LondonFuse has committed to doing more to address racism and xenophobia in our community and listening to what community leaders in these populations want and need from LondonFuse. We’ve committed to ensuring at least fifty percent of the writers, designers, and facilitators we hire identify as Black, Indigenous, LGBTQ+, disabled, or in other communities outside of the white straight cisgender demographic. 

There is so much more we could and should be doing. 2021 will be the year we do better. 

The Collective Lives On

First and foremost, LondonFuse is a collective. It’s bigger than any one person, one event, or one year. As we look back over 2020, more than ever, we are thankful to our community for their support. There are so many individuals and organizations that we have worked with and learned from over the past year that we would like to thank.

Two people stand in front of a restaurant with their arms around each other.
Roméo Desmarais’ “Caribbean Stove PickUp Kicks Up The Heat” was one of the most popular articles of the year. Photo by Tom Paul Frank.

Most importantly, thank you to our volunteers. In a difficult year full of personal struggles and losses, you continued to devote your time and energy to Fuse. 

To our contributors – you show up, time and time again, sharing ideas, growing and learning, and telling the stories that matter to you. You truly are the foundation of LondonFuse! Thank you for donating your time and your skills to create content for Londoners. 

To the Board – you demonstrated such dedication and creativity to Fuse as we pivoted and tried new approaches and ideas. Thank you for providing leadership to the LondonFuse community and donating your time and skills to this organization. 

A red brick building with a green sign that says The Market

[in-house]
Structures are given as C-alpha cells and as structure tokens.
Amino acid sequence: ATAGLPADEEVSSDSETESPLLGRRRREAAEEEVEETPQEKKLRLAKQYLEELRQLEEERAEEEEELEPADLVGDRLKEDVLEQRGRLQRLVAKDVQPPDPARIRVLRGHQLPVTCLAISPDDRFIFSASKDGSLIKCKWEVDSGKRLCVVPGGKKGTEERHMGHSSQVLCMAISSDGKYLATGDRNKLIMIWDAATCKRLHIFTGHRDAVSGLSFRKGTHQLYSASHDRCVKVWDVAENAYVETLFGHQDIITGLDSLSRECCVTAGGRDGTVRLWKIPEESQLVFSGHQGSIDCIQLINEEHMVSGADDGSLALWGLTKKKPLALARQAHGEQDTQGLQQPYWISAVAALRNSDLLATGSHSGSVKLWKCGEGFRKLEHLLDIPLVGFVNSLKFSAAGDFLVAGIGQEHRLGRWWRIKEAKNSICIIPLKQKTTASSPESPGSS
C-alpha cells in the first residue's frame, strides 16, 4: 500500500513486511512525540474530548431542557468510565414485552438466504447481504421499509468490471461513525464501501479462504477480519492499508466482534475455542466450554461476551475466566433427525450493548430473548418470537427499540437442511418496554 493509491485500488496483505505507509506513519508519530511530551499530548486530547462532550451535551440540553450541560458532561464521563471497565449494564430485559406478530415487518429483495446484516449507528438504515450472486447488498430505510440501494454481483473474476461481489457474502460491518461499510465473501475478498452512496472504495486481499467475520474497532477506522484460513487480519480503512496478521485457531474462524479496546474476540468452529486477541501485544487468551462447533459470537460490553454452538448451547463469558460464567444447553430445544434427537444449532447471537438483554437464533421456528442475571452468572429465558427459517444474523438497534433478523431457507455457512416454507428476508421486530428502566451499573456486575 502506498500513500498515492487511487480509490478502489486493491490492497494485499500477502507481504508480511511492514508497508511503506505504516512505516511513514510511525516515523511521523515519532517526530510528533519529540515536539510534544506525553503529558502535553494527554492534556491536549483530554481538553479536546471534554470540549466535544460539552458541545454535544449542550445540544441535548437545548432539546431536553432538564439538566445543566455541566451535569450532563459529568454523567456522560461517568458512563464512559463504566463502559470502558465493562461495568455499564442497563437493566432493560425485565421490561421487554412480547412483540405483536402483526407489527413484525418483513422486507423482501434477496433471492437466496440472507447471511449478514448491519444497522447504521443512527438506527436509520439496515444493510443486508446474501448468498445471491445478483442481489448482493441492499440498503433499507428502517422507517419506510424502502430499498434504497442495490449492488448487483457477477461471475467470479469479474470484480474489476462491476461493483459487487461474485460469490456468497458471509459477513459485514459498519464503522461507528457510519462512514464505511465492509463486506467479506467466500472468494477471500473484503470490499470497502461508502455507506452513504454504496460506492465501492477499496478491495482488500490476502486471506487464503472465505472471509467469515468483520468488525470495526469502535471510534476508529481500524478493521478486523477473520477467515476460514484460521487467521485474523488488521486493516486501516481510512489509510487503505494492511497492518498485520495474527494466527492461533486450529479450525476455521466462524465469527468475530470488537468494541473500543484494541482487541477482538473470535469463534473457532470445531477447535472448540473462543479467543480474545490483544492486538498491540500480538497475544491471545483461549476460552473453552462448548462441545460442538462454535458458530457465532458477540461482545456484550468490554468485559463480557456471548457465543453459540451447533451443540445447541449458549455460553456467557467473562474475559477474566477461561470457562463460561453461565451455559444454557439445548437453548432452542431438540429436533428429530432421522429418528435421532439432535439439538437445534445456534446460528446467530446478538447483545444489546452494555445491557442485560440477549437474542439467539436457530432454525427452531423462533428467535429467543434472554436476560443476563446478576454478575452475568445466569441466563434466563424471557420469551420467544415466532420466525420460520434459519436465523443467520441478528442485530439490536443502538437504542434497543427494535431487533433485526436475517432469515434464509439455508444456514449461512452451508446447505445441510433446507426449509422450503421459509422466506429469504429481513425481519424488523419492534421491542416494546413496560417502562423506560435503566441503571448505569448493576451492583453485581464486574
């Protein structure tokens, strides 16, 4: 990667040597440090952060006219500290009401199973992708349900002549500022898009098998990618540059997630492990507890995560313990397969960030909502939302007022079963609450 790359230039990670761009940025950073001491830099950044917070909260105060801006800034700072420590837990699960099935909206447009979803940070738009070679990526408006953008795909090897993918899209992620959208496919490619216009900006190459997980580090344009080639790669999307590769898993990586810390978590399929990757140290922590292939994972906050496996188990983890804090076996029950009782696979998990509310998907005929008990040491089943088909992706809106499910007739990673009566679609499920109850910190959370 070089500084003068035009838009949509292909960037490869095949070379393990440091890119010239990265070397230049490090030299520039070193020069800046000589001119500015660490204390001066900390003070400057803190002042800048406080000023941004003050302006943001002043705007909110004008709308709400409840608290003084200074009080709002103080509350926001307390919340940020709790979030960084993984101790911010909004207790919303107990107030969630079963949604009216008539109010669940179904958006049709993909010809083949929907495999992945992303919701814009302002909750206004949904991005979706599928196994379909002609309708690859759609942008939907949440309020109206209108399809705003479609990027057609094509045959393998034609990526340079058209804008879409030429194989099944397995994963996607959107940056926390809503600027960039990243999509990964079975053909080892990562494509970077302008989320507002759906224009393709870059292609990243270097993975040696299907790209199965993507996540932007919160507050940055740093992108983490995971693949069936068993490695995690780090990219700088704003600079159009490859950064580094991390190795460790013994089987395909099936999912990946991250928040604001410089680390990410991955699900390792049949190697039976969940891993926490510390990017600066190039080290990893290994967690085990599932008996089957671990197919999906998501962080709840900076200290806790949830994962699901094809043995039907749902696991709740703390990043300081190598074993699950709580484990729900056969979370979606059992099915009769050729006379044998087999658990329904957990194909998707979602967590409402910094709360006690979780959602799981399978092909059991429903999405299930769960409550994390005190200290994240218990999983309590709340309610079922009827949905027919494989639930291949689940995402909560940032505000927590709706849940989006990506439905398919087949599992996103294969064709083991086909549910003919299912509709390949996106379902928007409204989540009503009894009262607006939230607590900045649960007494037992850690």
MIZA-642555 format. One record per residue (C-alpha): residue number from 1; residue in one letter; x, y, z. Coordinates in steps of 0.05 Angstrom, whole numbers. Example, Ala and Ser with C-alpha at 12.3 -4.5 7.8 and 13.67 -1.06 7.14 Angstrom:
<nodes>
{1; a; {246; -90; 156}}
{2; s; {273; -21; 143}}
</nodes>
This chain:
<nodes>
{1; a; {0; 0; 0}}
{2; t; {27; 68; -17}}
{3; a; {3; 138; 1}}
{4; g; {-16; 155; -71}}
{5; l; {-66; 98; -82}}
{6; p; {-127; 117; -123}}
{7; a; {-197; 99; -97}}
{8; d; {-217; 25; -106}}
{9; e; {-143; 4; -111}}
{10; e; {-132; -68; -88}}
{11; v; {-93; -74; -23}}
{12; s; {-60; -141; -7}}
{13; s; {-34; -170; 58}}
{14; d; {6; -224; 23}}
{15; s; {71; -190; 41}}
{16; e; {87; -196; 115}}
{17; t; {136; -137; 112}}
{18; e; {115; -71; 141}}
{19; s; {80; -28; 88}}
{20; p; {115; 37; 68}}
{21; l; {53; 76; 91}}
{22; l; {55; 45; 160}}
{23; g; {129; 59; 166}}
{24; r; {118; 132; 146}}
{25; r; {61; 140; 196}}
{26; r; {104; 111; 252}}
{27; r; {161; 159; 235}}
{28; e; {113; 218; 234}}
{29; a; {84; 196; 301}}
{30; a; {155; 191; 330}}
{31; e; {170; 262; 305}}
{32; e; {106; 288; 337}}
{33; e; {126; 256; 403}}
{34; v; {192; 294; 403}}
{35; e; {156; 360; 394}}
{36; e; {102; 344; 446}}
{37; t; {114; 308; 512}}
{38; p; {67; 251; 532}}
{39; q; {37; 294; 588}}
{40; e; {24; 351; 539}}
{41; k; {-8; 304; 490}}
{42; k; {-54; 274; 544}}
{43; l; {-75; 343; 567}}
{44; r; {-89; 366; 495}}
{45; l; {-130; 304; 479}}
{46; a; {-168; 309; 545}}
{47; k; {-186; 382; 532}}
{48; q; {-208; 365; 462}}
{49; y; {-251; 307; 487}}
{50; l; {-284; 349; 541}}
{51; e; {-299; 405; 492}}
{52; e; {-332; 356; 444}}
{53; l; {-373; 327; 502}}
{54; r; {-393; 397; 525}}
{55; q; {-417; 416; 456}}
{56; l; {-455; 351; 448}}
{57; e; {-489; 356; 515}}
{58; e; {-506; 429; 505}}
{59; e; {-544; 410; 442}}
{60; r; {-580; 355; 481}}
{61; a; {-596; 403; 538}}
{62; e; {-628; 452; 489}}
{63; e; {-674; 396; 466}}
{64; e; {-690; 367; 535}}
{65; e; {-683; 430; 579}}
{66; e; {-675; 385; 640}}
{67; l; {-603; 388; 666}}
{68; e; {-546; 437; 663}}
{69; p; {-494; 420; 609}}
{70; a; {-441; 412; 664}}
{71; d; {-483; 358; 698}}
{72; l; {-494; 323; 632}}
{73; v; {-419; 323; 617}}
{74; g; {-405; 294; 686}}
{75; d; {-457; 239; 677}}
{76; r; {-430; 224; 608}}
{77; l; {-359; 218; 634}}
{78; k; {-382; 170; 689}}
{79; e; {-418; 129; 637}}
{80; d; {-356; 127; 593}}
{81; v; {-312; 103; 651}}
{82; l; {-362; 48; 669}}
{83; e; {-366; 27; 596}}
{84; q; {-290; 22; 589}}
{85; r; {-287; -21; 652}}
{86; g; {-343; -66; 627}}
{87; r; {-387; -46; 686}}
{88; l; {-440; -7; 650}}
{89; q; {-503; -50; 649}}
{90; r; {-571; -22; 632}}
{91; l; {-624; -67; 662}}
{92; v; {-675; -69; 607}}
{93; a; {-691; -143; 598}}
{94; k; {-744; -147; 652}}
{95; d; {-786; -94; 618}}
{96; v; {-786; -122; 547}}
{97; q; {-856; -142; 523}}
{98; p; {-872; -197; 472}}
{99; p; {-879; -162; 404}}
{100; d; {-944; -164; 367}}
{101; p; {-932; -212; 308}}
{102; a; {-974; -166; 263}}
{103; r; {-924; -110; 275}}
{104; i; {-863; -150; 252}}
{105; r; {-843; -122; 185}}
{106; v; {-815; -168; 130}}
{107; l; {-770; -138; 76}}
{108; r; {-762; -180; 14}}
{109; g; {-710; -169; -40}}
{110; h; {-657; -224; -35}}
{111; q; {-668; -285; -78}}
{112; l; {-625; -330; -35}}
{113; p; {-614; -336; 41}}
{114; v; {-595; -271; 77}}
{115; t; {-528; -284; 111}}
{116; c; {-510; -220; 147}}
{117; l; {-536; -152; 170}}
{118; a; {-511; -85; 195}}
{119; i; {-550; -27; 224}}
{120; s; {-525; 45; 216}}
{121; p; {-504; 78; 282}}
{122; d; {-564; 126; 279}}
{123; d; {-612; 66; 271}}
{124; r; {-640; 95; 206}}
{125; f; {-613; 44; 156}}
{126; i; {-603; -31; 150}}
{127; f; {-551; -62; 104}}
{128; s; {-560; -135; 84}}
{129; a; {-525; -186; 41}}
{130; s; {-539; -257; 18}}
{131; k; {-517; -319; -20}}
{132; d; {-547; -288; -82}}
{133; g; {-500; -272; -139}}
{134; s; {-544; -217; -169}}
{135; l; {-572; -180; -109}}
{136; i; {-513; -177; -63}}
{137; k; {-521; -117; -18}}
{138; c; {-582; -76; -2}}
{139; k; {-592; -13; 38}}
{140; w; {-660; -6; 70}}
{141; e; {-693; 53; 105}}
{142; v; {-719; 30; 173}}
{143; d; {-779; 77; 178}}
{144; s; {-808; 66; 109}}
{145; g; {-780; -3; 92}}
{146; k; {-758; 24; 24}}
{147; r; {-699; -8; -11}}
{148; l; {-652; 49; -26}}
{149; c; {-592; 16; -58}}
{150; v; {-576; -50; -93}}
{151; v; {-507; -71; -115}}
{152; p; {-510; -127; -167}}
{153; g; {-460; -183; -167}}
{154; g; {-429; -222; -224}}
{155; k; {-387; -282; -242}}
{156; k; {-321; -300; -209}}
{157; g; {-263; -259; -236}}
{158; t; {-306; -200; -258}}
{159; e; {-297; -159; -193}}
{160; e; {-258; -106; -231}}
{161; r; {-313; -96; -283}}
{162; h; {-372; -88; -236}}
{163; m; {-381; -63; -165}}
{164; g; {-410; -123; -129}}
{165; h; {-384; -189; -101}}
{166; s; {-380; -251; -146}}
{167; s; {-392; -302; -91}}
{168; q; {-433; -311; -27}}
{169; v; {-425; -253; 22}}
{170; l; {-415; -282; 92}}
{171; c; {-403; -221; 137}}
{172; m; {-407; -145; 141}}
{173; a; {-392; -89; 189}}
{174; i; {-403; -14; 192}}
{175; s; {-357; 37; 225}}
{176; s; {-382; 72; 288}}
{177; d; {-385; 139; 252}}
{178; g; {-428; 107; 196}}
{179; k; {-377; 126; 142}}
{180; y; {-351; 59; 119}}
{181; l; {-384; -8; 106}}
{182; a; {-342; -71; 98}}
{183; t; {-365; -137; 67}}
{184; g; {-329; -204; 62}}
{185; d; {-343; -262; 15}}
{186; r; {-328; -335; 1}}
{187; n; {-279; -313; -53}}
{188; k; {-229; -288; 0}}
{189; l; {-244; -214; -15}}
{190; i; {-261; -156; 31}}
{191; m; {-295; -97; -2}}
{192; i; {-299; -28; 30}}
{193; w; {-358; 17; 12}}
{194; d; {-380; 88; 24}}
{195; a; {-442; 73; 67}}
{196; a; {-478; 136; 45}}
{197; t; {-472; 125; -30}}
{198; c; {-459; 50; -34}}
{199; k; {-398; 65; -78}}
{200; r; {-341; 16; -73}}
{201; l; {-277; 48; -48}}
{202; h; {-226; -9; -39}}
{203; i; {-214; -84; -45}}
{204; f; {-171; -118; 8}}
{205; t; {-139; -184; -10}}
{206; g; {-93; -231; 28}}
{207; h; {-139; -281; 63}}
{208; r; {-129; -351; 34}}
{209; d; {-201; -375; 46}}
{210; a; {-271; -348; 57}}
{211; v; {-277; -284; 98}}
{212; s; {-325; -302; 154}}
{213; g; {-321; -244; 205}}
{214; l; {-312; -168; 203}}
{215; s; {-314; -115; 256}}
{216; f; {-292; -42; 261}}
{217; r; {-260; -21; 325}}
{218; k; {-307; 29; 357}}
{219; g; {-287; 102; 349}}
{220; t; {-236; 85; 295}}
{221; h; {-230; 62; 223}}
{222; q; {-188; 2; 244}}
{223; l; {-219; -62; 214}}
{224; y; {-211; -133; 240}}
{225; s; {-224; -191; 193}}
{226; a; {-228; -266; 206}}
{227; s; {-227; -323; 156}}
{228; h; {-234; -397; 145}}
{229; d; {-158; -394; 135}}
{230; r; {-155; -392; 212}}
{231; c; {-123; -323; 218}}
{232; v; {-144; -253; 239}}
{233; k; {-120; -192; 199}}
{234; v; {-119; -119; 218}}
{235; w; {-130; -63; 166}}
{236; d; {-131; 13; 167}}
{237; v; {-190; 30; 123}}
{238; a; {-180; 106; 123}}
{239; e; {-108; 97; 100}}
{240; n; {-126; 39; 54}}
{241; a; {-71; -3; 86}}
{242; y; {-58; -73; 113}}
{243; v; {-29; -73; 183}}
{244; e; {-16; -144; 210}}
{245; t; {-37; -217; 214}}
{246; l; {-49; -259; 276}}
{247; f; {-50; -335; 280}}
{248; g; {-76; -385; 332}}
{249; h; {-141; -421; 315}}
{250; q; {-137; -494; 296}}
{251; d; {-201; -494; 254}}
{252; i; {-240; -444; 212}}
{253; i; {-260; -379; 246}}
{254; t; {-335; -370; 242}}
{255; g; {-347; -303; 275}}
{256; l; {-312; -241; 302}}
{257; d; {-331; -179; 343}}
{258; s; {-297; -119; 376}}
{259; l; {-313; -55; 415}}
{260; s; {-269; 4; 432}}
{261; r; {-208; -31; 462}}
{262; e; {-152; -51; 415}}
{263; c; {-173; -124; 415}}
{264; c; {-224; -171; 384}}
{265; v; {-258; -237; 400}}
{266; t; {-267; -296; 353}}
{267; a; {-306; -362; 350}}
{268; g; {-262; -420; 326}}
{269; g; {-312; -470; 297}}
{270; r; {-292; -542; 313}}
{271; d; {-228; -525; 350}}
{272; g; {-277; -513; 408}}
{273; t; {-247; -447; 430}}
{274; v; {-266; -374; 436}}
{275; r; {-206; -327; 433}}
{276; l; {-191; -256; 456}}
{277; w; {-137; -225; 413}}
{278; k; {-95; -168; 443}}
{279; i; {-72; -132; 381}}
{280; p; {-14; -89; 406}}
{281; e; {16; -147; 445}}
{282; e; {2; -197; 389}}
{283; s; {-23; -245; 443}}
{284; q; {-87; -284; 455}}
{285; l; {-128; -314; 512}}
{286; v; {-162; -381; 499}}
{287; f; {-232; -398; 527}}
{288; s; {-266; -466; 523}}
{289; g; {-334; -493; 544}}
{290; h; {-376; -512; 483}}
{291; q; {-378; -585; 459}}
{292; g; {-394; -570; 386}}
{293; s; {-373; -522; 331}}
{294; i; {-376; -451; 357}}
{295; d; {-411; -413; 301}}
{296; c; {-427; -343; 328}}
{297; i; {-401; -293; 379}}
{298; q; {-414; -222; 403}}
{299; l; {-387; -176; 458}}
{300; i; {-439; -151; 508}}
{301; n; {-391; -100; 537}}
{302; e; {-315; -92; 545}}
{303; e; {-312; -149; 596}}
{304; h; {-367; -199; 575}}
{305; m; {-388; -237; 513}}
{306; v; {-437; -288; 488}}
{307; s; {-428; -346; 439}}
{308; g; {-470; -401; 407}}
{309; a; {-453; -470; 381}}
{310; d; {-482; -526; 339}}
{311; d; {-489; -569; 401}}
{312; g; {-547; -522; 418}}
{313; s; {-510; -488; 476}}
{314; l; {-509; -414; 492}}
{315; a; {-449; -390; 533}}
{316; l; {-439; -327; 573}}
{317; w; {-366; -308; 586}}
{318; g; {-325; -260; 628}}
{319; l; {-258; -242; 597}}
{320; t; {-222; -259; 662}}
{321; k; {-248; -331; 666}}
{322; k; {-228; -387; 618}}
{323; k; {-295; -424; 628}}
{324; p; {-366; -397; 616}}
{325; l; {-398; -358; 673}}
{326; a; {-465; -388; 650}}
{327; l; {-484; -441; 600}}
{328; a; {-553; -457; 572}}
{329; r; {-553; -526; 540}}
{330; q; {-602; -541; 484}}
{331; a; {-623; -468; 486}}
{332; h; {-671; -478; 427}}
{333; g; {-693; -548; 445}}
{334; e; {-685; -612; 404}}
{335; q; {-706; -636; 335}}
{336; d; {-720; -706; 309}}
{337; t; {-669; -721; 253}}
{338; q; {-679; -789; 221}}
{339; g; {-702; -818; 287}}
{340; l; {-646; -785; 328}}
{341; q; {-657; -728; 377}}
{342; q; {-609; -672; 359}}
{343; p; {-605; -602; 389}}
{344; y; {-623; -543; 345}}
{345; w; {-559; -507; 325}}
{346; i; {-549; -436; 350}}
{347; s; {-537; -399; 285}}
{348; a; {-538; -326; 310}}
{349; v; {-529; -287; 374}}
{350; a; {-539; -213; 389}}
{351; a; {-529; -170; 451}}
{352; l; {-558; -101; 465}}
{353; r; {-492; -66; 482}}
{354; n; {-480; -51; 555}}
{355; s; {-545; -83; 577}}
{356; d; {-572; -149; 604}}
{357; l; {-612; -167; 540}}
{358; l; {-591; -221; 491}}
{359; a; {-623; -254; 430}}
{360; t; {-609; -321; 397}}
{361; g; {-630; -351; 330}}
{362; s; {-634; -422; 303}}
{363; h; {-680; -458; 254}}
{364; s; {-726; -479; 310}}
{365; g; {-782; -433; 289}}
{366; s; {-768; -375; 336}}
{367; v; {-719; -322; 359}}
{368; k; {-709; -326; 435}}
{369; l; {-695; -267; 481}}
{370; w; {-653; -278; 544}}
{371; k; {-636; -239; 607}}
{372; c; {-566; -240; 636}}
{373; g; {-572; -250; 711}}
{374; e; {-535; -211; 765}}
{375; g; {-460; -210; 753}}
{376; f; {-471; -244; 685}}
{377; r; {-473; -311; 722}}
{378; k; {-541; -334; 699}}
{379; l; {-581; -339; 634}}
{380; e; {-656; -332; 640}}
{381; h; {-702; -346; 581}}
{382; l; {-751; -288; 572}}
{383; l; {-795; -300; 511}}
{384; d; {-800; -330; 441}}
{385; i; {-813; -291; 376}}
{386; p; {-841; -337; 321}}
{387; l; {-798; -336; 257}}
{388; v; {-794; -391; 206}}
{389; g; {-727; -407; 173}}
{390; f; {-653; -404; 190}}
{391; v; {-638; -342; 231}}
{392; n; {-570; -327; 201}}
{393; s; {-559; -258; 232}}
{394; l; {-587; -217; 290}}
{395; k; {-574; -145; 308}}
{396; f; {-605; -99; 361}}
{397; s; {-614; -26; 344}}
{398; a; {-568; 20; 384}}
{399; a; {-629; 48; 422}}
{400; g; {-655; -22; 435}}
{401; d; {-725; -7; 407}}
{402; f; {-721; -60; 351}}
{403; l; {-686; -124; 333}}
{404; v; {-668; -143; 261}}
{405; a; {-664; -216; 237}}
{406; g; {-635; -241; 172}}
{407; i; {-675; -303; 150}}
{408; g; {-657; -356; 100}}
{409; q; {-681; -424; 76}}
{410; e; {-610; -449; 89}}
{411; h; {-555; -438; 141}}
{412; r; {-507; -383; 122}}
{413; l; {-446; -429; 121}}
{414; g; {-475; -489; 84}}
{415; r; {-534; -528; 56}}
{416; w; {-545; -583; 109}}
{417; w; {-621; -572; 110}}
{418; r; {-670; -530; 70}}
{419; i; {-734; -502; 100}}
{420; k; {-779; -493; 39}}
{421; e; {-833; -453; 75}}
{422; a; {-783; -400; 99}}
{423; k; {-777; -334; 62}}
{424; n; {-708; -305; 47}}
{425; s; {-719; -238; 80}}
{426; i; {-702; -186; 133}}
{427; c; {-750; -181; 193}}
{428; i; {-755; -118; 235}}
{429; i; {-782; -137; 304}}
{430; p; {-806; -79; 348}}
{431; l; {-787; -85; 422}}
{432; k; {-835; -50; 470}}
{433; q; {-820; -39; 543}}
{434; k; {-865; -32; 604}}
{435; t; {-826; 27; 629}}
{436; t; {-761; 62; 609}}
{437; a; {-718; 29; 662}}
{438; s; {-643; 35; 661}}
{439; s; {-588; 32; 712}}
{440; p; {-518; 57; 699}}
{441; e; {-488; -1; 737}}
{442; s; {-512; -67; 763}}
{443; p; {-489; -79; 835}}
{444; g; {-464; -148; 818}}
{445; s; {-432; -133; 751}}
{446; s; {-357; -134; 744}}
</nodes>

Carrie Freele took an up-close look at The Market At The Western Fair District, highlighting the al businesses that call it home. Photo by Carrie Freele.

A big thank you to our community partners, collaborators, and supporters, including ACO London, Brown & Dickson, CBC London, the City of London, Fanshawe College, Femme Art Review, Forest City Gallery, Government of Canada’s Department of Canadian Heritage,  Innovation Works, London Heritage Council, Pillar Nonprofit Network, Old East Village Business Improvement Association, Western University’s Faculty of Information & Media Studies and Ivey Business School, and our advertisers and donors.

And finally, thank you London – LondonFuse wouldn’t exist without the vibrant, supportive, and creative community in which we thrive.

Looking Forward

January 7, 2021 marked our 10-year anniversary as a registered not-for-profit in the province of Ontario. LondonFuse has come a long way, but there’s further to go. 

In 2021, we’re welcoming two new board members to the team, who will focus on partnerships and marketing. Once they are oriented, the board will be doing some strategic planning and setting up some fresh goals for this new decade. 

We know LondonFuse has a role to play in the rebuilding and recovery of the region as we (hopefully) emerge from the pandemic in the coming year. We also know we have a responsibility to ensure that that future is more equitable. 

A street with a patio spilling out and a person biking down the middle.
In his article “An Urban Oasis for the Forest City,” Ivan Kasahara captured the closure of Dundas Place to cars over the summer. Photo by Ivan Kasahara.

We’ll continue to seek out new partnerships and funding opportunities. In 2020, we retired our well-loved LondonFuse designed by local artist Billy Bert Young in 2012 to make way for new designs. We’ll be releasing new LondonFuse t-shirts and merchandise later in 2021. 

As always, our focus is on creating a sustainable LondonFuse and finding opportunities to pay our contributors and provide training opportunities, especially for those who identify in often overlooked or barriered populations. We have more work to do and we’re ready to do it.   

So, here’s to 2021! 

To learn more about our 2021 plans, join us virtually on Tuesday, January 26 from 6-8 PM for our Annual General Meeting. Learn more and RSVP here. We hope to see you there!